N.B. The term "subjects", when referring to people is historic in psychology. Generally they are referred to as "participants". That isn't just playing with words, it is genuinely intended to reflect a different relationship between researchers and volunteers.

Anonymous coward because I vaguely know one of the journal editors, although I don't think she was involved in publishing this.

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Anonymous Coward

Re: Informed consent?

Very good post, pity I can't upvote it more than once.

"Psychology is imprecise if your benchmark is one of the natural sciences."

Not necessarily true. Experiments in physics and chemistry are conducted with equipment made from the same things that are being studied. A good example is the discovery of the cosmic microwave background, where the detectors had their own internal noise and this had to be painstakingly eliminated before it became clear that there really was a signal there. The history of chemistry is littered with experimental problems, like, assuming you can make ultrapure water, what do you keep it in?

This is before you get involved in the question of what constitutes an "observation" in quantum mechanics, or the interpretations of the dual slit experiment.

As the phenomena have become more complex, so the use of statistical methods has taken over in physics, much as elderly physicists hate it. Astronomy nowadays is largely a matter of statistical analysis.

You can argue that psychology is a hard science and the physical sciences were until recently soft sciences because experiments were relatively easy.

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Re: Informed consent?

Of course it would work, Just offer them the chance of £100 of Tesco/next/argos vouchers if they click like. Or a cheap pair of raybands lol

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It's not just data collection

They doctored the feeds and changed the way that they worked for specific users. How does that fall under the Ts&Cs about data collection?

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Anonymous Coward

psych research subject might not know what the test is, but they know at least they're taking part in a study...

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WTF?

"We never meant to upset you."

I had the impression that this was exactly what they were trying to do

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Re: "We never meant to upset you."

To be fair, they didn't mean to upset everyone, they actually intended to _improve_ the mood of 50% ...

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Pint

Re: "We never meant to upset you."

I was emotionally traumatised by what was put on my FB feed during this experiment. I'm considering a multibillion dollar lawsuit, because a cheque with at least 8 digits would make me feel much better.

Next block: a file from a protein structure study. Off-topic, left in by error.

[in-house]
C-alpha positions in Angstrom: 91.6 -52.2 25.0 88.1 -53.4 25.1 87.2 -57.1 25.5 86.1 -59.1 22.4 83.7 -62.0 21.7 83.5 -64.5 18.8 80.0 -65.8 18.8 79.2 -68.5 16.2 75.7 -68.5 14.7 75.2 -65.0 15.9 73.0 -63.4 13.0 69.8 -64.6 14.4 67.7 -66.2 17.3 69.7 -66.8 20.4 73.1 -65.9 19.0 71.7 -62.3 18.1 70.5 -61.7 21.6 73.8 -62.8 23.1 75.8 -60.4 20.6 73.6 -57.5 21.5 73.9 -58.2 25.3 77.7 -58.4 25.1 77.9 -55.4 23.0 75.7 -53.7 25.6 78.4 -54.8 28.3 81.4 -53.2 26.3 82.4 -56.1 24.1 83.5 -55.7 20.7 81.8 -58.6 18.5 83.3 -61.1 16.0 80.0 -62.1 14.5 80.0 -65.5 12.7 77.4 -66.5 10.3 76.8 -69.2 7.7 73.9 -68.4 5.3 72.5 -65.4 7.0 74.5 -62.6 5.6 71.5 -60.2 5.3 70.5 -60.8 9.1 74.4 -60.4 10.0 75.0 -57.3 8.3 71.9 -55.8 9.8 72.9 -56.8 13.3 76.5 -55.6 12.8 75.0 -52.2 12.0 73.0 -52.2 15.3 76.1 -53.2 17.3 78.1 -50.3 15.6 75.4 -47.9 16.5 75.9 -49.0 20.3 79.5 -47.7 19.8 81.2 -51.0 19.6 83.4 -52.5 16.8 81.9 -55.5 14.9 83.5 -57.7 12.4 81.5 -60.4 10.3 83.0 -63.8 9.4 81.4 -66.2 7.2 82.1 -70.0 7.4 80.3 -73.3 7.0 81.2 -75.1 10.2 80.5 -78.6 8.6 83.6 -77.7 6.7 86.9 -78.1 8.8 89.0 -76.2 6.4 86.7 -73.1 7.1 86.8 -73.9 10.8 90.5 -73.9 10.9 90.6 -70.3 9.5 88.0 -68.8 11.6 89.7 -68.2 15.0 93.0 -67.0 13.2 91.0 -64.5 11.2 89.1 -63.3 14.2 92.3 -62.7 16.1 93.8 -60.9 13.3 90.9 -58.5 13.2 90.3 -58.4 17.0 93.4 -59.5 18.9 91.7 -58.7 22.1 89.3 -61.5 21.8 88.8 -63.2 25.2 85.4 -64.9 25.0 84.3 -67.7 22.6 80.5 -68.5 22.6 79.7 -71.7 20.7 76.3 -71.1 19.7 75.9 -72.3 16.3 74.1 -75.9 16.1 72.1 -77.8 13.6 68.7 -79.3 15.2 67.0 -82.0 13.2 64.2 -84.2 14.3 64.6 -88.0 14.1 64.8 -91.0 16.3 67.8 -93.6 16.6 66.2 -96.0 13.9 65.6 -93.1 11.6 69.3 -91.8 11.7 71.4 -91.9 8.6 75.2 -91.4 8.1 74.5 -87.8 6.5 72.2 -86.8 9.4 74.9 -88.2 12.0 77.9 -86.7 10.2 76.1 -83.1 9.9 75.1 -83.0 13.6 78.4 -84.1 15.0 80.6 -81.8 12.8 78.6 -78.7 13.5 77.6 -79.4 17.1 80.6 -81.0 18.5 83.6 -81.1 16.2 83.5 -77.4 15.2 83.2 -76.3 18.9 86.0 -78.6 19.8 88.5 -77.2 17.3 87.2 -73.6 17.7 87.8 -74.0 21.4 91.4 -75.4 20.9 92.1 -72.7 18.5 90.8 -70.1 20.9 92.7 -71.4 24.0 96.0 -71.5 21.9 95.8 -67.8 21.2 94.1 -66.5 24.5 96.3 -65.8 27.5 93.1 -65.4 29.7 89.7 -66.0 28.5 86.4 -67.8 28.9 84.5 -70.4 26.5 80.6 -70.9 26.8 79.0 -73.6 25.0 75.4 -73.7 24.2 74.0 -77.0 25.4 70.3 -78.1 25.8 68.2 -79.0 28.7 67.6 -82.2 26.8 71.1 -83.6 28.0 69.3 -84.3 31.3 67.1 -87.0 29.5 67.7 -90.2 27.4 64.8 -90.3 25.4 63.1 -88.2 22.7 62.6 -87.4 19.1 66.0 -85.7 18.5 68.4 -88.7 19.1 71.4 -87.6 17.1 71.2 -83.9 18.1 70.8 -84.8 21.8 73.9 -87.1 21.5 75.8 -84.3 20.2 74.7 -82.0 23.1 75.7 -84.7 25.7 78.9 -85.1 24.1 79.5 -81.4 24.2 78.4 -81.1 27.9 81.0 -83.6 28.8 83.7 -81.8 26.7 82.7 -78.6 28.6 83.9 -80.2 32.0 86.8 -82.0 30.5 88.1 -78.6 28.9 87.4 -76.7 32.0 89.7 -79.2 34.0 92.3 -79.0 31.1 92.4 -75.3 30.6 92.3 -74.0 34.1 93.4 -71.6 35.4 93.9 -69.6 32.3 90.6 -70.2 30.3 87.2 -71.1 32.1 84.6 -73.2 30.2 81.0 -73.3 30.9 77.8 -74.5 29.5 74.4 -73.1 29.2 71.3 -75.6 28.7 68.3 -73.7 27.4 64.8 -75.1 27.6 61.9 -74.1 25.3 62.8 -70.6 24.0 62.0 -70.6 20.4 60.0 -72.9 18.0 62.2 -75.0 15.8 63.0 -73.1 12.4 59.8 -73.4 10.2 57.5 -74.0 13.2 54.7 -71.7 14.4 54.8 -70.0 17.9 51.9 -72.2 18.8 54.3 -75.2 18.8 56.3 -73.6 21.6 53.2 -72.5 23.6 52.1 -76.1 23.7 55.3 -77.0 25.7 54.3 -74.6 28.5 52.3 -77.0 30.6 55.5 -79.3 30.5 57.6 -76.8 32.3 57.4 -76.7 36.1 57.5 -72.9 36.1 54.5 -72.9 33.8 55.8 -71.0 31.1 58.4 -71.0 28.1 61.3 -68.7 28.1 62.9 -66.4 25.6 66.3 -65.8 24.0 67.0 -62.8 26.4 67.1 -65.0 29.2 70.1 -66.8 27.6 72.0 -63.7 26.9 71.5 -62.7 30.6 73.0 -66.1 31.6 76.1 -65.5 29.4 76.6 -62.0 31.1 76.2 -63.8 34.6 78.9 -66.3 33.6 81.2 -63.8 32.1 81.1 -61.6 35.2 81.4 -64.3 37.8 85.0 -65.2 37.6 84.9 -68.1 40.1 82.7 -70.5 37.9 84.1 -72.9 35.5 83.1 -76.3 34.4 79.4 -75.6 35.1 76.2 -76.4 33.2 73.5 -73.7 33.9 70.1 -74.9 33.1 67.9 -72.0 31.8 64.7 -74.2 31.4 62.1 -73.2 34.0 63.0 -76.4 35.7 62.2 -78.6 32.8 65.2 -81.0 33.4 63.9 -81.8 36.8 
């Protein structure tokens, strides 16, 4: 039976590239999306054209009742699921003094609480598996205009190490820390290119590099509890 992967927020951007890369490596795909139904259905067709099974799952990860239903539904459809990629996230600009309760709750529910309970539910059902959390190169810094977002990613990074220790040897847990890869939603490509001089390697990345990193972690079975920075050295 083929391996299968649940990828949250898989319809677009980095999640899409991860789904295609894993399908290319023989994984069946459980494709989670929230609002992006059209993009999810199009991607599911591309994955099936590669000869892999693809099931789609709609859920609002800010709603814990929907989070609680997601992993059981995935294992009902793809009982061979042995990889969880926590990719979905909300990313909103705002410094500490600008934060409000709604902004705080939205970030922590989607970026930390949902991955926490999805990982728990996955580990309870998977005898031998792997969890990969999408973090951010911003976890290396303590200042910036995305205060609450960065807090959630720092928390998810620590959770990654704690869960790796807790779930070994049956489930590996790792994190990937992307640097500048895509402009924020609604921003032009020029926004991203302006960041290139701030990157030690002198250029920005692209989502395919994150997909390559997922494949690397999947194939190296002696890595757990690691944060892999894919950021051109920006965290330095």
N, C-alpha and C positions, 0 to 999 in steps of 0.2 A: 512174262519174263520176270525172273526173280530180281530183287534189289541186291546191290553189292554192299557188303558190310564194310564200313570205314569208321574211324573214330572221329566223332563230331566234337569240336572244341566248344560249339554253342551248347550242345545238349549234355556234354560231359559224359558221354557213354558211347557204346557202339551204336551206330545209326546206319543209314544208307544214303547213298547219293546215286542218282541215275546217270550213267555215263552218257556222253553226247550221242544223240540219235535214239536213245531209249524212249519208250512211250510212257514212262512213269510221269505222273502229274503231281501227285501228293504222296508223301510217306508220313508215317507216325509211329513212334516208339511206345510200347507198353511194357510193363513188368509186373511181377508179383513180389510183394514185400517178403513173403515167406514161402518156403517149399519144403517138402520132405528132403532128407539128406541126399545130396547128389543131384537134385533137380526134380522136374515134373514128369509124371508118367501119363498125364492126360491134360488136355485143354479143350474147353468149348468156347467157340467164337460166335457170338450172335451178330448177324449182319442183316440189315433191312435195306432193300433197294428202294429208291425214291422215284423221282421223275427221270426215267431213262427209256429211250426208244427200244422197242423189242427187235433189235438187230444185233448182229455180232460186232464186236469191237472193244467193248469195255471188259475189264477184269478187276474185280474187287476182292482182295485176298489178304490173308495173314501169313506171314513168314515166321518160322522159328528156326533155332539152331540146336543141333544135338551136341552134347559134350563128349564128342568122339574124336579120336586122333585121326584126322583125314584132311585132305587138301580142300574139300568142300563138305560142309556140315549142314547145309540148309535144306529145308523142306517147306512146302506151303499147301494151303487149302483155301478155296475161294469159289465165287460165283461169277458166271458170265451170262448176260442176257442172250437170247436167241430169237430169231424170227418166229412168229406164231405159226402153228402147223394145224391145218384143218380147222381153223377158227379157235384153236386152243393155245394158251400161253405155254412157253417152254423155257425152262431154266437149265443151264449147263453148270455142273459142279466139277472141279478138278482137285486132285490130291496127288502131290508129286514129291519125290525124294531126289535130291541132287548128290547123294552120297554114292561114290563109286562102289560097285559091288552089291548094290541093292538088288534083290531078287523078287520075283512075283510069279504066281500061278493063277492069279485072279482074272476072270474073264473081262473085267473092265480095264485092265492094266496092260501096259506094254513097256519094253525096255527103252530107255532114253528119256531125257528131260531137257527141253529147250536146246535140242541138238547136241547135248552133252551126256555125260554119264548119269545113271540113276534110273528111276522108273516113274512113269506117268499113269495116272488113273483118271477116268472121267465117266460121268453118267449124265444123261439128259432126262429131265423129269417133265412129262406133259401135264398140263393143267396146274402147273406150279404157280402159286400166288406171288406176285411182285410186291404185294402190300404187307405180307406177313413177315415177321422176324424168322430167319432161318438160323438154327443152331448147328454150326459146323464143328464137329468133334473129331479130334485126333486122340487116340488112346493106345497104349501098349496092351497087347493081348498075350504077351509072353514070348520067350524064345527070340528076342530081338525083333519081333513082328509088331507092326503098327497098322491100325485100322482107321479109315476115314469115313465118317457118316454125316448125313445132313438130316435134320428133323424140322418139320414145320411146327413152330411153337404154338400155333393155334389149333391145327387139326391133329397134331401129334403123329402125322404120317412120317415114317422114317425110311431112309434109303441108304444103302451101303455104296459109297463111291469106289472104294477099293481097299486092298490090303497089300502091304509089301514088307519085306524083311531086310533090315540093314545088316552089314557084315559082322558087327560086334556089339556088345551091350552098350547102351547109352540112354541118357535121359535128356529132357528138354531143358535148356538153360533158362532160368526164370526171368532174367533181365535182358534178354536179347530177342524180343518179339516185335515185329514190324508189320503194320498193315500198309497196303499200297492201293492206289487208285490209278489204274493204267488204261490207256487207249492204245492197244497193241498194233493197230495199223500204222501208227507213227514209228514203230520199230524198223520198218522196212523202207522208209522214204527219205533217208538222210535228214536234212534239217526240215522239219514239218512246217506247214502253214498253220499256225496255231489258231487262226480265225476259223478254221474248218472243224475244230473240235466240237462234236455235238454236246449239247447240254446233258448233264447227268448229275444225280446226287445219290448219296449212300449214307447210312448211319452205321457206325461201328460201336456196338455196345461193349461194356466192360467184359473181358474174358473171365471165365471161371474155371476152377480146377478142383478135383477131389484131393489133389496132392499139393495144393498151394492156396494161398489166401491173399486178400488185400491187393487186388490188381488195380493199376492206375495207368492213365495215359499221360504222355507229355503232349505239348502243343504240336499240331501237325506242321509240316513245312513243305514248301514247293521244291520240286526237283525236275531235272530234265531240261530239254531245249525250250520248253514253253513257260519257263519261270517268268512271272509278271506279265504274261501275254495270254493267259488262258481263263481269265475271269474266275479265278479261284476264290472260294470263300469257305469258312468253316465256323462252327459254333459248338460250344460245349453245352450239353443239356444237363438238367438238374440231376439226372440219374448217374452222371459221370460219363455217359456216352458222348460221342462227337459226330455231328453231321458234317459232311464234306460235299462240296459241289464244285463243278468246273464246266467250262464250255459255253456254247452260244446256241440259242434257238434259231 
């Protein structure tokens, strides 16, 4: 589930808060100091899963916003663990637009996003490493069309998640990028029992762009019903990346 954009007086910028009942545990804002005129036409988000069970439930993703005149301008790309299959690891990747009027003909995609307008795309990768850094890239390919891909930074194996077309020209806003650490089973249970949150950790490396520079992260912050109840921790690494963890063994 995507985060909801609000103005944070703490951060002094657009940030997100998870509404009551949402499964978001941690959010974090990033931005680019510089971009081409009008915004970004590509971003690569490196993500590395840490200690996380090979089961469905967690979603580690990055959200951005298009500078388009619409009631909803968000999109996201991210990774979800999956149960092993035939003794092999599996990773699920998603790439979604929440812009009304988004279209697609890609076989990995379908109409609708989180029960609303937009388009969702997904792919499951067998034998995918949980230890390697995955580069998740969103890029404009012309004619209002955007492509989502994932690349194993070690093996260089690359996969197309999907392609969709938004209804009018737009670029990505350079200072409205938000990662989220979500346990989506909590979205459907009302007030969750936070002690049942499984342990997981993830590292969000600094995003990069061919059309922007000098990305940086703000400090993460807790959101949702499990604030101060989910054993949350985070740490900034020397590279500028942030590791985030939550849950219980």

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Childcatcher

A point raised yesterday ...

everyone is 100% certain that only *adults* were involved ? Because UK law (and the majority of US states law) tends to be very harsh on assuming consent in minors.

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There are two types of people involved with this

Those that care about what's happened, and Facebook. Who don't care.

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Anonymous Coward

Re: There are two types of people involved with this

There's a third kind - those that sit back and laugh at the suckers still using Facebook...

(Deleted my account a long time ago after realising just how FB treated their sheep - sorry lusers)

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Re: There are two types of people involved with this

Wrong:

Facebook, who don't care.

Others, who care a bit, but not much.

Anyone that really cares knows to stay the hell away from FB.

This is really silly though. Everyone already knows that FB tracks all types of crap to figure out your vulnerabiolities to serve you ads and get youre "friends" to suggest stuff to you. That manipulation is surely far, far, larger than just getting you slightly up or down by feeding you news in a different order.

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Do we even know which country these "test subjects" came from - was it only the US or all over the world? I.e Is it only US law that's applicable* or can the UK, France, Germany etc. wade in as well?

(* US law is of course applicable everywhere)

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Required:

http://m.xkcd.com/1390/

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Re: Required:

Possibly also required, reading the study itself...

http://www.pnas.org/content/111/24/8788.full